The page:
This page is temporarily not available. Please check later as it should be available shortly. If you have any questions, please email customer support at email@example.com or call 800-767-3771 ext. 9339.
The wild swing of the markets finally came to a halt after a strong rally in the final session pushed the benchmarks higher. Investor sentiment was boosted by positive durable-goods orders and investors rushed in to buy beaten-down financial stocks. Markets posted their third-straight win and look likely to finally enjoy a positive week after recording four-weeks of decline. However, investors wavered between anticipation and caution as they await Fed Chairman’s speech on Friday at the Jackson Hole.
The Dow Jones Industrial Average (DJIA) moved up 1.3% to close at 11,320.71. The Standard & poor 500 (S&P 500) gained 1.3% to settle at 1,177.60. The tech-laden Nasdaq Composite Index climbed 0.9% and finished the day at 2,467.69. The fear-gauge CBOE Volatility Index (VIX) hovered near 35, and it continues to trade above the key level of 30. On the New York Stock Exchange, the American Stock Exchange and Nasdaq, consolidated volumes were 8.21 billion shares, versus last year's daily average of around 8.47 billion. On the NYSE, for every stock that declined, more than two stocks moved higher.
But for Exxon Mobil Corporation (NYSE:XOM), which dropped 0.2%, all of the 30 Dow components settled in the green. Bank of America Corporation (NYSE:BAC) led the gains for the Dow after soaring 10.9%. This bellwether’s jump comes after the stock was heavily beaten down over the past few days and recently hit a 52-week low. Fears emerged that the bank is in need of raising capital to cover mortgage losses. Raymond James Financial Inc. (NYSE:RJF) maintained its neutral rating on the stock.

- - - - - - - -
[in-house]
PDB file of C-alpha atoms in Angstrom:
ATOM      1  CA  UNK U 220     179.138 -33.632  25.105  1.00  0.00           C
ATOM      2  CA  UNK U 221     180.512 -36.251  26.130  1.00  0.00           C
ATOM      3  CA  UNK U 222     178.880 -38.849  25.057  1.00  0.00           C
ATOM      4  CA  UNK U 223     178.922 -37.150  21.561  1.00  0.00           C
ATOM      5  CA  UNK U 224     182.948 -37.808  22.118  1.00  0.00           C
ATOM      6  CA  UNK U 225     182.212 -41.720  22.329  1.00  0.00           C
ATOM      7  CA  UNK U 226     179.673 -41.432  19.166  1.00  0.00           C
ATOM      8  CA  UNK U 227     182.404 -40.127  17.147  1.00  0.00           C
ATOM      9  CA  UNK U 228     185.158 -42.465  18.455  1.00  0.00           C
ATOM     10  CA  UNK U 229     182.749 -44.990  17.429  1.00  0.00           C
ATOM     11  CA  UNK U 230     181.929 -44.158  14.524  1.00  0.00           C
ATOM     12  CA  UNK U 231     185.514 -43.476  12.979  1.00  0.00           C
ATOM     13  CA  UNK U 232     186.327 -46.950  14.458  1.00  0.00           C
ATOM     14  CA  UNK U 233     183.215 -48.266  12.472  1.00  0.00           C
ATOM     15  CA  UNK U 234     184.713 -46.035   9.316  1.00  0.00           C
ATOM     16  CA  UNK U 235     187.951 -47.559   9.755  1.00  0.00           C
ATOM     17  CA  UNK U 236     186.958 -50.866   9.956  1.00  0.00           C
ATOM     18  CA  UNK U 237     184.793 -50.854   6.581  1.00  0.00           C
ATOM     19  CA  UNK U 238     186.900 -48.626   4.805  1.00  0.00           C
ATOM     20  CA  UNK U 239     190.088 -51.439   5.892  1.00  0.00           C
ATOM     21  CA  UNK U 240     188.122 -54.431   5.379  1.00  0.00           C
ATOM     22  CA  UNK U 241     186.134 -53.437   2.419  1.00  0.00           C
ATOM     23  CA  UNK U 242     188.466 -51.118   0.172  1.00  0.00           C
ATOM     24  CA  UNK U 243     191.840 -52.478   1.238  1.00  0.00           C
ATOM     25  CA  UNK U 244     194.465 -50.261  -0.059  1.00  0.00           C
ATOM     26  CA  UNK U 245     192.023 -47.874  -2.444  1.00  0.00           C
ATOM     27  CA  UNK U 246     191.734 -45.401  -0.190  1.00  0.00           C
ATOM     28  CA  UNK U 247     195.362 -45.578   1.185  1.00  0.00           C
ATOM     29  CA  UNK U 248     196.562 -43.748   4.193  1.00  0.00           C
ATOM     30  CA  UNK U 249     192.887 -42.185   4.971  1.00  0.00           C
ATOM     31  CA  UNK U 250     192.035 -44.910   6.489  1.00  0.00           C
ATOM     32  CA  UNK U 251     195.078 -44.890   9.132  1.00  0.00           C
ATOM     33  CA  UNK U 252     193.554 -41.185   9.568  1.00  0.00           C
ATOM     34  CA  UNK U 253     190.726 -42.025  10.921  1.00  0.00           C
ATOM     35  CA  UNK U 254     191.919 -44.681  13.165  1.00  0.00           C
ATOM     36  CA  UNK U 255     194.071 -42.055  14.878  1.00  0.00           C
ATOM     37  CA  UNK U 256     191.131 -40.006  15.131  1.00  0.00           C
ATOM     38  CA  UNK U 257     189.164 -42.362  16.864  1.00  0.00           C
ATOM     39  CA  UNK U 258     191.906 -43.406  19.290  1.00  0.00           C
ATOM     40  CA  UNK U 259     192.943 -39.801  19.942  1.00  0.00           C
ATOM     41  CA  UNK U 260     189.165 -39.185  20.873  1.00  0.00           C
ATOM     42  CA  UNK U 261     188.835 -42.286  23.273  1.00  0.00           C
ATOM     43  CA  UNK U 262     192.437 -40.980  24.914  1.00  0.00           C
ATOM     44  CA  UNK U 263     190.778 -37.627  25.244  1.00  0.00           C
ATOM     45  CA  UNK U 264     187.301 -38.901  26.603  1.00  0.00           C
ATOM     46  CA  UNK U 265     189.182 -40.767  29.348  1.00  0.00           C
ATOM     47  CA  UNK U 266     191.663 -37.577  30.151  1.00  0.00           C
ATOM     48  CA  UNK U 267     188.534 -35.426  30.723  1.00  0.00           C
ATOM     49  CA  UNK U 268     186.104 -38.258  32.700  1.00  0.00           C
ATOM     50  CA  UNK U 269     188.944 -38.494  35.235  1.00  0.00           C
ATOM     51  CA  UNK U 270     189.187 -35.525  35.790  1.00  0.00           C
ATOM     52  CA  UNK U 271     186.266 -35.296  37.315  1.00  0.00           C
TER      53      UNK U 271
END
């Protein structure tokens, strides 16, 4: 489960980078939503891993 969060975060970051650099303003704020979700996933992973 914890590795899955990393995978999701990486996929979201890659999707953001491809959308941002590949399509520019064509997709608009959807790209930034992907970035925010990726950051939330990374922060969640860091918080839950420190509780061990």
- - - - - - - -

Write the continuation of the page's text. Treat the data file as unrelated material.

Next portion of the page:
Coming to financial stocks, the financial sector itself finished in the green and the S&P financials index (GSPF) advanced 2.8%. Among other bellwethers, JPMorgan Chase & Co. (NYSE:JPM), The Goldman Sachs Group, Inc. (NYSE:GS), Morgan Stanley (NYSE:MS), Wells Fargo & Company (NYSE:WFC) and U.S. Bancorp (NYSE:USB) gained 3.0%, 3.2%, 3.6%, 2.1% and 3.4%, respectively.
Most of the domestic economic reports released off late have highlighted the sorry state of the economy. However, investors were more than happy after encouraging data on durable-goods orders was released by the Commerce Department yesterday. The US Census Bureau announced that new orders for manufactured durable goods increased $7.7 billion or 4.0% to $201.5 billion in July. The report further stated: “This increase, up two of the last three months, followed a 1.3 percent June decrease. Excluding transportation, new orders increased 0.7 percent. Excluding defense, new orders increased 4.8 percent.
Also, gold prices slipped substantively by $104 to $1,757 an ounce, after gold had traded over $1, 900 an ounce for the first time. Subsequently, exchange-traded funds that track gold stocks and gold-mining stocks declined. The drop in the gold futures for December to $1,757 an ounce is the sharpest percentage drop since December 2008.
While the market sentiment was boosted by durable goods data, declining gold prices and the opportunity to buy beaten-down stocks, investors anxiously await Federal Reserve Chairman Ben Bernanke‘s speech at the central bank's annual conference in Jackson Hole, Wyoming on Friday. Investors are hopeful that the bond-buying plan will provide support to the financial markets. It was August last year when Bernanke had actually laid the foundation for the $600 billion bond-buying plan known as the QE2. However, a portion of market watchers are not so hopeful and opined that Bernanke may not hint at any asset-purchase plan on Friday.
Separately, co-founder of Apple Inc. (NASDAQ:AAPL), Steve Jobs, announced he was stepping down from his role as the chief executive of the tech-giant. Jobs, aged 55, has been suffering from health issues and has survived pancreatic cancer. While the shares of the tech-giant gained by a mere 0.7% during the trading day, the stock slid 5.1% after the closing bell. S&P futures lost 3.8 points and it is worth noting that when ranked according to market capitalization, Apple is the second-largest component in the S&P 500.